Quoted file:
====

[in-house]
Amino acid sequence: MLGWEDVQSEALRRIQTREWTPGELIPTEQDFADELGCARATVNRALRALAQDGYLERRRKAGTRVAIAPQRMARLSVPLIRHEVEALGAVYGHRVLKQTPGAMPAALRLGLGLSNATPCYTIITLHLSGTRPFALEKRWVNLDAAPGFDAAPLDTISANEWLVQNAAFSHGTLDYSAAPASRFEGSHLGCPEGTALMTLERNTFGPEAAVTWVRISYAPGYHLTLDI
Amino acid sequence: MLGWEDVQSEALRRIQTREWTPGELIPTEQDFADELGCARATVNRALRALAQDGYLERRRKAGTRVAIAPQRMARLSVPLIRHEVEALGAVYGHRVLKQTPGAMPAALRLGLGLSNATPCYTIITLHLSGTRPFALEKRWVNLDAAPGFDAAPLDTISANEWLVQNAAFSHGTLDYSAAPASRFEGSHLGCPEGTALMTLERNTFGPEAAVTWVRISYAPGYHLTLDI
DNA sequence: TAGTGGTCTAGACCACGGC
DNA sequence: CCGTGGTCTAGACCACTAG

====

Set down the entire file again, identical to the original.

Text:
[in-house]
Amino acid sequence: MLGWEDVQSEALRRIQTREWTPGELIPTEQDFADELGCARATVNRALRALAQDGYLERRRKAGTRVAIAPQRMARLSVPLIRHEVEALGAVYGHRVLKQTPGAMPAALRLGLGLSNATPCYTIITLHLSGTRPFALEKRWVNLDAAPGFDAAPLDTISANEWLVQNAAFSHGTLDYSAAPASRFEGSHLGCPEGTALMTLERNTFGPEAAVTWVRISYAPGYHLTLDI
Amino acid sequence: MLGWEDVQSEALRRIQTREWTPGELIPTEQDFADELGCARATVNRALRALAQDGYLERRRKAGTRVAIAPQRMARLSVPLIRHEVEALGAVYGHRVLKQTPGAMPAALRLGLGLSNATPCYTIITLHLSGTRPFALEKRWVNLDAAPGFDAAPLDTISANEWLVQNAAFSHGTLDYSAAPASRFEGSHLGCPEGTALMTLERNTFGPEAAVTWVRISYAPGYHLTLDI
DNA sequence: TAGTGGTCTAGACCACGGC
DNA sequence: CCGTGGTCTAGACCACTAG